Lachie Hinton travelled to Nauru in September 2018 to reveal the conditions of refugees and asylum seekers detained by the Australian government. Through art, photography and film, LIMBOLAND aimed to capture the psyche of living in limbo on Nauru, humanising people who's stories have been hidden under the secrecy of offshore detention.


His fieldwork photographs and drawings formed the basis for the current development of a series of paintings of refugees on Nauru. Documenting the barely visited Nauruan environment, Hinton used 35mm black and white and colour infrared film to photograph refugees around the remote island of Nauru. He employed the psychedelic colour shift of the expired Kodak Aerochrome 1443 III film as a way to explore the concept of living in limbo.

"I used colour infrared film to render the surreal nature of Nauru from the perspective of people who have been mentally debilitated from years of detention. For many refugees who were traumatised, absent-minded and withdrawn from their external realities, Nauru appeared strange and dreamlike, reflecting the otherworldly nature of the film."



PaintingsDrawings

Portrait of Iraqi Refugee
oil pastel, watercolour, ink and wash on paper

2018

Abdullah (Lebanese Refugee)
ink and wash on paper

2018

Adbullah (Lebanese Refugee)
ink and wash on paper

2018

Abdullah Sitting on the Couch
oil pastel on paper

2018

Abdullah Sitting on the Couch
ink and wash on paper

2018

Portrait of Iraqi Refugee
ink and wash on paper

2018

Saji, 8, a Sri Lankan Tamil refugee stared vacantly while lying on the couch during an interview. Visibly absent-minded, her eyes rolled uncontrollably at times as she sporadically  lashed out at her father, seemingly without realising. Having cut her own arm from the trauma of five years on Nauru, she spoke openly about wanting to kill herself, should she find a knife.

I photographed Saji and her father on the beach at Yaren. Standing in front of coral rock pinnacles, she was unresponsive and lethargic with a tension that creased her face.

The Krishnalingams, Sri Lankan Tamil refugees, posed for a family portrait at a dilapidated hotel in Ronave, Nauru. Despite being worn down by five years detention they were remarkably humble and giving. Sukirtha, who was 15, told me her dream was to become a meteorologist, while her 14-year-old brother Mahinthan said, "I want to be a doctor so that I can look after my parents." With their futures in limbo, the tag DESTINY on the wall seemed almost uncanny.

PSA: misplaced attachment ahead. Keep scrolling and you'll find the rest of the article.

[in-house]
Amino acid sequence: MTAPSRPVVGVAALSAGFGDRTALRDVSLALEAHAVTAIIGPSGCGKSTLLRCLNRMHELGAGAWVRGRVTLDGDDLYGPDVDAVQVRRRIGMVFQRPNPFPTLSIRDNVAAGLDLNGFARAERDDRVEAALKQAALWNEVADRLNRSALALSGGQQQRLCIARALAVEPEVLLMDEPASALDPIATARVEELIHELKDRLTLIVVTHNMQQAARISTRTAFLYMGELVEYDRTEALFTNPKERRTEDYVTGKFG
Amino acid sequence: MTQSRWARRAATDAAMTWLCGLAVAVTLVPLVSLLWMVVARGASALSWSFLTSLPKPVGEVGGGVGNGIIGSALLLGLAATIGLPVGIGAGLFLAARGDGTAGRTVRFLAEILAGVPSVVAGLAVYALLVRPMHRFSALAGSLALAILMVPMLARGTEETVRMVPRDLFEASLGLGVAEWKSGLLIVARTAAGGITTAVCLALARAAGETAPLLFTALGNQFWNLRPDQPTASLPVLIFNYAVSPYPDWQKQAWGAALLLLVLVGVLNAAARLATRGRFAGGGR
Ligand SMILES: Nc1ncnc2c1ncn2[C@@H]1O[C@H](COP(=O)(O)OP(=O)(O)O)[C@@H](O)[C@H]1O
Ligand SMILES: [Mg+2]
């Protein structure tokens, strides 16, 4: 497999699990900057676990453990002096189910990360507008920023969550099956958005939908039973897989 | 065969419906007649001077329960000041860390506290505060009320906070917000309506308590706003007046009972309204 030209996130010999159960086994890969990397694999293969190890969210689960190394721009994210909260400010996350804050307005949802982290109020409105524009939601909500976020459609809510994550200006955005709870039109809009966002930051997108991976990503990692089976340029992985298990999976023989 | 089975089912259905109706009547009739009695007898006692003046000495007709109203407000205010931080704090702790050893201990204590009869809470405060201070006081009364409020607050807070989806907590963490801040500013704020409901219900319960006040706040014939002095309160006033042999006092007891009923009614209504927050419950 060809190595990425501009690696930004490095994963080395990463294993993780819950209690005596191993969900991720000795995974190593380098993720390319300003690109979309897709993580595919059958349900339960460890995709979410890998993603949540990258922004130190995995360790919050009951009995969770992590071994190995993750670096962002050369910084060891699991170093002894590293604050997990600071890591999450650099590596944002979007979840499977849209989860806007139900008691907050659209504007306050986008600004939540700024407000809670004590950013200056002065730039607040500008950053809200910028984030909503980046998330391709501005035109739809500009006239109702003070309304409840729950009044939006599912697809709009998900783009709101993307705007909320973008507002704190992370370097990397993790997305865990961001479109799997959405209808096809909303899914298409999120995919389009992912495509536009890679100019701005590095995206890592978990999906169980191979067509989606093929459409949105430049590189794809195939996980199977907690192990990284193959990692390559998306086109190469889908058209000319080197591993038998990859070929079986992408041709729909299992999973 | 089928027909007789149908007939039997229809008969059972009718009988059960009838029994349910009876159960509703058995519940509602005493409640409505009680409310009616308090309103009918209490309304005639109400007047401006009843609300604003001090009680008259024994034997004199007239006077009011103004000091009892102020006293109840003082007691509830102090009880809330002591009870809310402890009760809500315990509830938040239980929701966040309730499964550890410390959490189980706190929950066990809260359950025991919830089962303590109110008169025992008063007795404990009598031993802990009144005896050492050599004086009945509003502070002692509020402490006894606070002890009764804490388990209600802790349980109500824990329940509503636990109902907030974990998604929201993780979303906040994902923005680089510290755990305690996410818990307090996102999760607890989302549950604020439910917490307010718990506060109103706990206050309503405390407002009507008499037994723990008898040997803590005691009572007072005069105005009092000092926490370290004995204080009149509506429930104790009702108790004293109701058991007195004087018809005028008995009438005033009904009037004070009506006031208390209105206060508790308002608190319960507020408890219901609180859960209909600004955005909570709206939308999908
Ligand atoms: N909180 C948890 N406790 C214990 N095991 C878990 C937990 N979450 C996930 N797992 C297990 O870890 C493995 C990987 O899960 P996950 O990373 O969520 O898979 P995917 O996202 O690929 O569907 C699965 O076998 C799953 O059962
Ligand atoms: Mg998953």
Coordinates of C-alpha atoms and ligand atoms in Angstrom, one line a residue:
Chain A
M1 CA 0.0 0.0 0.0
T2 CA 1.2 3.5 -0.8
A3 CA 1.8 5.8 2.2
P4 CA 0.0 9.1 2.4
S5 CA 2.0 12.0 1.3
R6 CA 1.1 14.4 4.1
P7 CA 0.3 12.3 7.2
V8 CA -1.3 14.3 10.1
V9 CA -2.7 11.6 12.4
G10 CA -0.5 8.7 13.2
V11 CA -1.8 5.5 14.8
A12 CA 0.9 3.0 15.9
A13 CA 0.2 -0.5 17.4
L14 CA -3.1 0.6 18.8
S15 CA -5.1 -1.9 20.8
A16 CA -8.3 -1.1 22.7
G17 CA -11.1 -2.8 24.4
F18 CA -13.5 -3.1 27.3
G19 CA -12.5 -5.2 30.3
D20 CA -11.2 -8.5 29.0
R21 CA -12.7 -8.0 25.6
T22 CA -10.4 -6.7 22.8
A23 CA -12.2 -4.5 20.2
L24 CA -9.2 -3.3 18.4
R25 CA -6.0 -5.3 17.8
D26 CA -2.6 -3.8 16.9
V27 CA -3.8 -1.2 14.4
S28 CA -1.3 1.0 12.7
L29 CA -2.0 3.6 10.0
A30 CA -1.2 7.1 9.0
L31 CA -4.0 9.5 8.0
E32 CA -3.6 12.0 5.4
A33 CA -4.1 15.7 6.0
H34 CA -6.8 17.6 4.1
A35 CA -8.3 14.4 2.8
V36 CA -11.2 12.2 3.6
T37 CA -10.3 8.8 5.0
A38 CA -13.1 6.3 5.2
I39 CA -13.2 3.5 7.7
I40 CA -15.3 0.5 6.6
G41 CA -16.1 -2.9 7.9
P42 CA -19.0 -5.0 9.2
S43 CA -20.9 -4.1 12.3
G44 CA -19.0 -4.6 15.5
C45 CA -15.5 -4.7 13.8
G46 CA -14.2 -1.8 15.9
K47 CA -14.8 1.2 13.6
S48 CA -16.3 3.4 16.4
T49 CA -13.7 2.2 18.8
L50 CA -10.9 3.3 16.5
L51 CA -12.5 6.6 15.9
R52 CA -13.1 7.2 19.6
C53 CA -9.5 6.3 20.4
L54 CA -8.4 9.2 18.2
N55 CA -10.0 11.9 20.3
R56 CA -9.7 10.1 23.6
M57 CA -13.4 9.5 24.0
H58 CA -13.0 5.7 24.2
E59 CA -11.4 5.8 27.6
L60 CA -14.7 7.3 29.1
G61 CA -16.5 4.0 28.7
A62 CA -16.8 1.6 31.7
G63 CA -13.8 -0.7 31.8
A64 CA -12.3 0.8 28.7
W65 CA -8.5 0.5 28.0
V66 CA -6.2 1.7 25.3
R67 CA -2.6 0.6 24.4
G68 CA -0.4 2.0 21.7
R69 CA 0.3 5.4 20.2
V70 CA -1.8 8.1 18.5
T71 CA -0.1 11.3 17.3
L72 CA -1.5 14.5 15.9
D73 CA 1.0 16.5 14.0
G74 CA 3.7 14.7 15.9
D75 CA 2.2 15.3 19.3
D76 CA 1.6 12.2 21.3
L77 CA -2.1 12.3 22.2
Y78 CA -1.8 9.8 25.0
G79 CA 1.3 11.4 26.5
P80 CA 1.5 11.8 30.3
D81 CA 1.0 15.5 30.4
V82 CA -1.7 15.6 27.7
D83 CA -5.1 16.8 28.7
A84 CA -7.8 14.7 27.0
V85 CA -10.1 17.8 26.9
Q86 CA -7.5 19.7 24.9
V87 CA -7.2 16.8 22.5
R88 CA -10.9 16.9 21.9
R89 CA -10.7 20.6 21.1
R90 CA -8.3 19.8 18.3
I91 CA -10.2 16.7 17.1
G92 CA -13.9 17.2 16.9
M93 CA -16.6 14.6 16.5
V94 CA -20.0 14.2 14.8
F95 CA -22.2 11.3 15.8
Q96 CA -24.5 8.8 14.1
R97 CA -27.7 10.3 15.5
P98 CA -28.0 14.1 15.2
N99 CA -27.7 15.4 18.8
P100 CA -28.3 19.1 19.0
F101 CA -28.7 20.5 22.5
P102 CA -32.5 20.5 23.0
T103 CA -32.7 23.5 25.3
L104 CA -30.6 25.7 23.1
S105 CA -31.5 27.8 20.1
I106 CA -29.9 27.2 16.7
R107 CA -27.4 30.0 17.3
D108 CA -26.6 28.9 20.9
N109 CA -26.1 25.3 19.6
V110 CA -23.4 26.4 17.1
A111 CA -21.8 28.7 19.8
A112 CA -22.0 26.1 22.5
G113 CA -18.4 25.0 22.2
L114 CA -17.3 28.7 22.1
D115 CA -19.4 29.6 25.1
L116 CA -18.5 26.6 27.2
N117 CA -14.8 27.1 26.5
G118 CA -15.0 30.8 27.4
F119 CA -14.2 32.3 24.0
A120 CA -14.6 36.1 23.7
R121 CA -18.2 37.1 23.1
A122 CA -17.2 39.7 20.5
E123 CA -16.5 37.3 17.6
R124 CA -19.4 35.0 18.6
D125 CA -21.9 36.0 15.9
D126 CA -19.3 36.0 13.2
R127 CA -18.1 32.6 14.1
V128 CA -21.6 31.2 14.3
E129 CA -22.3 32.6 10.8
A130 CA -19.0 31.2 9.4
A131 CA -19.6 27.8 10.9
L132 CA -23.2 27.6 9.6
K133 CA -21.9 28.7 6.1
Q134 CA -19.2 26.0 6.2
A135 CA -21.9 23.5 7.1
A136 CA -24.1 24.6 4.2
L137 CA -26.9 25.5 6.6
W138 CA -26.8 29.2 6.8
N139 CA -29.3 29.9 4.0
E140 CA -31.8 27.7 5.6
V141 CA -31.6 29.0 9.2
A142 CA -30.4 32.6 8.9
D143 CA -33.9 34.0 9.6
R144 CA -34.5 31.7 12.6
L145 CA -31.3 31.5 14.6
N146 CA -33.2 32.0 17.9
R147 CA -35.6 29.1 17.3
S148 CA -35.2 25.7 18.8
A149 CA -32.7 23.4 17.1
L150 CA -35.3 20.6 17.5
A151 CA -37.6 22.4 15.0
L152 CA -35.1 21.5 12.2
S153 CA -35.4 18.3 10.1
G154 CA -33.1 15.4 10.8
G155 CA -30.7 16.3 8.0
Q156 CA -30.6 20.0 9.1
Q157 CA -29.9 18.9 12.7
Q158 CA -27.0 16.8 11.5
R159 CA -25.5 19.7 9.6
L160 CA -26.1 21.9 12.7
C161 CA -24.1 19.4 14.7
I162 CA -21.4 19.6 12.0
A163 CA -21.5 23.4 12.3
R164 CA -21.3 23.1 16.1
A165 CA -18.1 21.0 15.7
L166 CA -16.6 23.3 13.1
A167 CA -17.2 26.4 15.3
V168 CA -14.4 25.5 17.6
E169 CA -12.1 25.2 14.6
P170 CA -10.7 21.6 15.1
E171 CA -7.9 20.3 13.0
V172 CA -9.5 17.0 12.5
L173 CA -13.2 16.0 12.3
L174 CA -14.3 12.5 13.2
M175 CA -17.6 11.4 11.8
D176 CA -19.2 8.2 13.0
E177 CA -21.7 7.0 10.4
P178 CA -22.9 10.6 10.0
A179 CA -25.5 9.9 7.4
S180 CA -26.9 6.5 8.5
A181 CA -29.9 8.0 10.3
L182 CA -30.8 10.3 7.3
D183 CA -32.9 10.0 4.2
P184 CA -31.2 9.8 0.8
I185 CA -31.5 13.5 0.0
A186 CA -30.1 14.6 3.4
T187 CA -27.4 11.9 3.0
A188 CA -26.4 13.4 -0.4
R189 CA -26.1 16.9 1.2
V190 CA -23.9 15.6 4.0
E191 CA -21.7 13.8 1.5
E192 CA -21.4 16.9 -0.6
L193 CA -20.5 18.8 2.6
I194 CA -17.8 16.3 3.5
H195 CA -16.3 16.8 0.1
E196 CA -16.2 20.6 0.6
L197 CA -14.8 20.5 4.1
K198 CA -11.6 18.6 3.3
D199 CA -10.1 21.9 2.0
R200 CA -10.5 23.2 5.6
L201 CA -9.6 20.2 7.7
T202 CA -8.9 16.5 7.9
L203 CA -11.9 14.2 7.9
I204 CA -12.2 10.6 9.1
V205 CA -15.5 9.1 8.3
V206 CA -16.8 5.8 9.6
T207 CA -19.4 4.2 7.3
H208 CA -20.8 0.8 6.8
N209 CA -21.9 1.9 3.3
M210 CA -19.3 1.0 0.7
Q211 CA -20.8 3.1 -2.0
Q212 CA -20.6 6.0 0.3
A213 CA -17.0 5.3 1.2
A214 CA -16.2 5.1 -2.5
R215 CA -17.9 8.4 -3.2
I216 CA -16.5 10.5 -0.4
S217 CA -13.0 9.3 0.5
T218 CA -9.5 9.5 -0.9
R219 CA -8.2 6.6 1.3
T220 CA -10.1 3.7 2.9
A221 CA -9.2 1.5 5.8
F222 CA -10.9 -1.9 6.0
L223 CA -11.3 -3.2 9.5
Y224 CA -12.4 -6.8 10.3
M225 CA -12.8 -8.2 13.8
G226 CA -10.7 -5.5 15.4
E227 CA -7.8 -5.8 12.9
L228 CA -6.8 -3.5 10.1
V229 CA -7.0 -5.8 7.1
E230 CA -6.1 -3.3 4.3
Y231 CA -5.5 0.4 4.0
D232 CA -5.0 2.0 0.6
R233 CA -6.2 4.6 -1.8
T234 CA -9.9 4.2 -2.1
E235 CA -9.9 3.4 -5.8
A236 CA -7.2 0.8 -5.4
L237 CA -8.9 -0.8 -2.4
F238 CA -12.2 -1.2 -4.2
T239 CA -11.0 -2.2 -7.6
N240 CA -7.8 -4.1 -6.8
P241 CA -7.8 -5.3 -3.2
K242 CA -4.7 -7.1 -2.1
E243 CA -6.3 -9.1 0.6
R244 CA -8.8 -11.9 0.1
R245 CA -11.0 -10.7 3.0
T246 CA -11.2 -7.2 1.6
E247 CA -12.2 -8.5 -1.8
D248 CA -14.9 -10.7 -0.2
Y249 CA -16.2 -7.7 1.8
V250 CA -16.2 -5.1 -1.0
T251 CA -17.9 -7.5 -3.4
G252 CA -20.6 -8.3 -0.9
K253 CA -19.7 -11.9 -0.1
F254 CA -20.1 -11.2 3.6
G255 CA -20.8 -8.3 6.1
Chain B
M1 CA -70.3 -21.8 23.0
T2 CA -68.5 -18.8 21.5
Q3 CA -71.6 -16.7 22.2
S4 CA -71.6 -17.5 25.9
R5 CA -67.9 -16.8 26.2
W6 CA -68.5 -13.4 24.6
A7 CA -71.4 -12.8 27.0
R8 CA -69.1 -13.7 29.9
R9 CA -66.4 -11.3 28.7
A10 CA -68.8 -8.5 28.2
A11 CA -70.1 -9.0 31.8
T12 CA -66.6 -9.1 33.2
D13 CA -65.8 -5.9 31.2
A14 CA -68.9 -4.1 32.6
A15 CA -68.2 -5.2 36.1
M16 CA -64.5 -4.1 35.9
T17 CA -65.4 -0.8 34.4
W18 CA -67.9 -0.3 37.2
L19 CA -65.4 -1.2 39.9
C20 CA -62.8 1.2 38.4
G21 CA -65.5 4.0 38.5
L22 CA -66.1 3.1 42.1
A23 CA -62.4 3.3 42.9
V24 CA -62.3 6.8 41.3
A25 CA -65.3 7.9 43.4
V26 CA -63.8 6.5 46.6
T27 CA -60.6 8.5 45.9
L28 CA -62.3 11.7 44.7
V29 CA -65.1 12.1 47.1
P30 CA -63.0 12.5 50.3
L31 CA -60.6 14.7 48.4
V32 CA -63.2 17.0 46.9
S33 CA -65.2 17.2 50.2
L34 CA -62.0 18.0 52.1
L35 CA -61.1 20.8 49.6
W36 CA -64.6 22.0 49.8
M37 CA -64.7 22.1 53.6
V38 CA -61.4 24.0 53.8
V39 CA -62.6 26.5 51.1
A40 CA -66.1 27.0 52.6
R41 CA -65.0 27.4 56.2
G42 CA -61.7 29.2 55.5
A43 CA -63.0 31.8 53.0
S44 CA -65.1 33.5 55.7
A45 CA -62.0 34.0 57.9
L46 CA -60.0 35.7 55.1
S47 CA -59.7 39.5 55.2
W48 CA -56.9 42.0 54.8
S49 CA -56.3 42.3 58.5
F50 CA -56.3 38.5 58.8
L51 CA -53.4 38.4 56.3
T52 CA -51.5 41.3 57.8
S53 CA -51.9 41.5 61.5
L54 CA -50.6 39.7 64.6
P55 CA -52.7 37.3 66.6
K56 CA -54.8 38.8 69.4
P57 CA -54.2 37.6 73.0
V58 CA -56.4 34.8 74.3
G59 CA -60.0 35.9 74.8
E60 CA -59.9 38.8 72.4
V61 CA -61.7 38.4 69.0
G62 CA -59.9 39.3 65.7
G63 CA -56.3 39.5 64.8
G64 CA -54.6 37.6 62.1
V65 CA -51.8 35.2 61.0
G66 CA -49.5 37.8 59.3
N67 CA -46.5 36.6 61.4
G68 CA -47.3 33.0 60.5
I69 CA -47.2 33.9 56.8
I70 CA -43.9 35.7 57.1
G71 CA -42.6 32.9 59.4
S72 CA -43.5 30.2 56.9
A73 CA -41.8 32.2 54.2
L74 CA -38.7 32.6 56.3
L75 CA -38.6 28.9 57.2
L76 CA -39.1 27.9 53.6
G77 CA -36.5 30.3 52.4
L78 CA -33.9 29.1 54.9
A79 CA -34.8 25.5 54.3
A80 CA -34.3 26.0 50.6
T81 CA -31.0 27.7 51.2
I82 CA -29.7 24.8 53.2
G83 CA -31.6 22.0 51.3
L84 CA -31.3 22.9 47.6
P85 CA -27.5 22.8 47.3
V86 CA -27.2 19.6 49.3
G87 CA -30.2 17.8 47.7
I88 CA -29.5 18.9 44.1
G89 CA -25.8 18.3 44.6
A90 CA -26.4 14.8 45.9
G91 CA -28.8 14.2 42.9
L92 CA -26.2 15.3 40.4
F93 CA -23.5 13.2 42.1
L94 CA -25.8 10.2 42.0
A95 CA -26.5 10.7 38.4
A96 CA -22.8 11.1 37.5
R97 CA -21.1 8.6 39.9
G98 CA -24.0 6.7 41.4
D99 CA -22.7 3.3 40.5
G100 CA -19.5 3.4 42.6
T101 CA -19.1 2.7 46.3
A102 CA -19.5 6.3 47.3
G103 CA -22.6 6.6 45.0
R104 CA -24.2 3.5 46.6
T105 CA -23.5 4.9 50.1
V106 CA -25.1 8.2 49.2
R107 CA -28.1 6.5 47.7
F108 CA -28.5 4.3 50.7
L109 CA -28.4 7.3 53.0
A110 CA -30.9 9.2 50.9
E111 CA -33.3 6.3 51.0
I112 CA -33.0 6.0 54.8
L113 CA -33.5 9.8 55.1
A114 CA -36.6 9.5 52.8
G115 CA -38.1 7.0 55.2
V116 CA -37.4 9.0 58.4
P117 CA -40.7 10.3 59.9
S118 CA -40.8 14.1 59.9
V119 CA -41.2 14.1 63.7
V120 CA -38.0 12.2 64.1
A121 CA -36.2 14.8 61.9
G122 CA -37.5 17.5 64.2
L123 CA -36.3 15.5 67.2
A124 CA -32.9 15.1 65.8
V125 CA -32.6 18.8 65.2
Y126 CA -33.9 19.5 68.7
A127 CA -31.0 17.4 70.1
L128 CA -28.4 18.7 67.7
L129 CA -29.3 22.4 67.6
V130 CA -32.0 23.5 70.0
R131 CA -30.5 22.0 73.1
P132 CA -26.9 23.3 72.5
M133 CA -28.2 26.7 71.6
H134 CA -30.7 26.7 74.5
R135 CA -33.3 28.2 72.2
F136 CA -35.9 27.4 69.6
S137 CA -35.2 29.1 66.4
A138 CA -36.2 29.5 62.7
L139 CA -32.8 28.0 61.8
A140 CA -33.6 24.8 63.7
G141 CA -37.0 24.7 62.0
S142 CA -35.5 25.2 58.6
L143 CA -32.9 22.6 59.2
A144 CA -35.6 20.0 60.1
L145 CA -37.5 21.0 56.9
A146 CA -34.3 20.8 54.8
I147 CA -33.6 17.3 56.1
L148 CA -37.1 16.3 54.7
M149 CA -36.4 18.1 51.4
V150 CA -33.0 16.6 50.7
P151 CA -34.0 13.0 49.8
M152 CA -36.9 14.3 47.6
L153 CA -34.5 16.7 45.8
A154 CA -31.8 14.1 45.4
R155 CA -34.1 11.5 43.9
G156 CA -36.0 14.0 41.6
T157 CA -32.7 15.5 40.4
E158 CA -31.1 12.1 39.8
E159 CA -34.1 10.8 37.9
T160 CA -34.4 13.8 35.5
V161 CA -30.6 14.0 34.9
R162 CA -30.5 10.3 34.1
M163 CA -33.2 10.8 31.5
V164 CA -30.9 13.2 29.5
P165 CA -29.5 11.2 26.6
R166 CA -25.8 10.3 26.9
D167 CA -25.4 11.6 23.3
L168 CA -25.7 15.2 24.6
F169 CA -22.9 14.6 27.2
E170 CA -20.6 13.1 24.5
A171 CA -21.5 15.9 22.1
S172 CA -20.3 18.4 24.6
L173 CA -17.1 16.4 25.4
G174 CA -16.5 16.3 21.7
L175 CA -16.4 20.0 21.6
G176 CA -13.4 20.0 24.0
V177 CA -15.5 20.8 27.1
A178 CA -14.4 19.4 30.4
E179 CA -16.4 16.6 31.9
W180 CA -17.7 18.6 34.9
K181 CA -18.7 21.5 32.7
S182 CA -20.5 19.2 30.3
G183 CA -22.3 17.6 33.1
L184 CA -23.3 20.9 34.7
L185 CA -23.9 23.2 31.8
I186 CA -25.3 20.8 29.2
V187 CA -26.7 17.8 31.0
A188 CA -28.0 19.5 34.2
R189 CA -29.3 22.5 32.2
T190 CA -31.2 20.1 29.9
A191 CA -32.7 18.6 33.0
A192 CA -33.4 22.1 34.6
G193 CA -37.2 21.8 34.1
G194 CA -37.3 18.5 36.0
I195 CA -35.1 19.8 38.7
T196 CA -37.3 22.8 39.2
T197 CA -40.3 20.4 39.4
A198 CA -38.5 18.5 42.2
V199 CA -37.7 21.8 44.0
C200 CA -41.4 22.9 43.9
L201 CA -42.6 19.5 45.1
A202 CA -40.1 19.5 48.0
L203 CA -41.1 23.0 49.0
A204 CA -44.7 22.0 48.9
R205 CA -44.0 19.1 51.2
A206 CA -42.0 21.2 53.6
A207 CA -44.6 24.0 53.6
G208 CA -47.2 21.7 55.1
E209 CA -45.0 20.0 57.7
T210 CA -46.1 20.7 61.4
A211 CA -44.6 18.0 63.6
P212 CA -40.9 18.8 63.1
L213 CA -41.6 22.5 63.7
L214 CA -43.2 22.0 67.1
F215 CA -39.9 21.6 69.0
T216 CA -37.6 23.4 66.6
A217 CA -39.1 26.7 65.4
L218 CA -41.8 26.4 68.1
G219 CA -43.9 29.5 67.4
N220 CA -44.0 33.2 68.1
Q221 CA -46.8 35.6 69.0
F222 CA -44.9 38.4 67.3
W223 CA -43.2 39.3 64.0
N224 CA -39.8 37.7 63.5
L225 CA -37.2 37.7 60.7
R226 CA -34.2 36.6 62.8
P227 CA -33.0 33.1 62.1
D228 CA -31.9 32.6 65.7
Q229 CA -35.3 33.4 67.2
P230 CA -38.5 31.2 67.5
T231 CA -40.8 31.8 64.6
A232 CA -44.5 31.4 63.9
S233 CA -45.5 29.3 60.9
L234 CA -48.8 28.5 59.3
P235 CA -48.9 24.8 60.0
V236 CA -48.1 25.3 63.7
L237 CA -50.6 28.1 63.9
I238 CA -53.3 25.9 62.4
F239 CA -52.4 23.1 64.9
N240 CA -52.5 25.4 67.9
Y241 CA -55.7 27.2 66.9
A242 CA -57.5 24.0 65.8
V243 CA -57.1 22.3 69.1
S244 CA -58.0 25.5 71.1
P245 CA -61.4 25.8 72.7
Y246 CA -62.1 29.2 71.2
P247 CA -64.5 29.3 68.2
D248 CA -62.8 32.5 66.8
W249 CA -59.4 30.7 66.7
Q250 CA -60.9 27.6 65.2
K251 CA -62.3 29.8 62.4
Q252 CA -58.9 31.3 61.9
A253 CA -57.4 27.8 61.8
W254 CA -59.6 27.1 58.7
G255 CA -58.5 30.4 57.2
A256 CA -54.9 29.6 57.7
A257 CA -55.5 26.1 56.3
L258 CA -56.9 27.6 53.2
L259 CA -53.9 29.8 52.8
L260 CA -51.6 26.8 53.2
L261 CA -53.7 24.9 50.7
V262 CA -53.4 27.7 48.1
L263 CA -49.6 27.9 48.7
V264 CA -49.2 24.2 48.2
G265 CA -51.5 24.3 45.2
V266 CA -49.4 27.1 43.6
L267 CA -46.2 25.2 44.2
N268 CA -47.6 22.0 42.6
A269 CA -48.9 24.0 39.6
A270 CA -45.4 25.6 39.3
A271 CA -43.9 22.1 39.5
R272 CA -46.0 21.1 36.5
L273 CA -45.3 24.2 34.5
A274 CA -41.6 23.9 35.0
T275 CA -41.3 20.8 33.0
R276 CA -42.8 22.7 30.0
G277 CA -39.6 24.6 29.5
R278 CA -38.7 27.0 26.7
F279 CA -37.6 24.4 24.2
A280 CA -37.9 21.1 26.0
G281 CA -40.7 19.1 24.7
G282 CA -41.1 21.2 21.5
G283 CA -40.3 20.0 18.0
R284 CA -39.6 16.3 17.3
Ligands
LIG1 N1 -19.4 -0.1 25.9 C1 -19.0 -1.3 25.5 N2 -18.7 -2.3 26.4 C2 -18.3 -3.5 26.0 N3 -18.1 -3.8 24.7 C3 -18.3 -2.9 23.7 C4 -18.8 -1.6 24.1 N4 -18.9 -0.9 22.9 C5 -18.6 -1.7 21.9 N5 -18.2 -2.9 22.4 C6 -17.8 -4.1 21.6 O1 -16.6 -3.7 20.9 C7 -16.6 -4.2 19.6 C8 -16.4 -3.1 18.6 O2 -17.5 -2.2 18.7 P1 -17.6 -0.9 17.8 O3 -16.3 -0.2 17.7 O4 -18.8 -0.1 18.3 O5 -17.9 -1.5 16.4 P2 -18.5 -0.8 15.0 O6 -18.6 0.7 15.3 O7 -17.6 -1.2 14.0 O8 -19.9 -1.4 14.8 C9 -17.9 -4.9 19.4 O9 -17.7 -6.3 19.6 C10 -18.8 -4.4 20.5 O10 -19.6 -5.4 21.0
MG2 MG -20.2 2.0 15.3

Dilapidated hotel. Captured at Nibok, Nauru.

At Yangor beach a local Nauruan boy was digging in the sand amid a backdrop of crumbling phosphate mining infrastructure. Jutting out of the turquoise water was a monstrous dilapidated cantilever, once used to transfer phosphate stock onto shipping vessels. Having collapsed, the corroded metal skeleton loomed in the background, where piles of barnacle encrusted scaffolding and rusted shrapnel trailed up to the shore.

I found discarded household appliances strewn among the the bushes in Buada. Washing machines, dryers, ovens and various white goods were scattered at the tail end of a colossal scrap heap beside the road to the Refugee Processing Centres. It was apparently unclear as to why they were rotting among the greenery, overgrown and unnoticed. The sight of rubbish in the landscape was a recurring theme throughout Nauru, and as I began to question why there was so much material shit piled around the place I realised that on the world’s smallest island nation the tip was bigger than the town.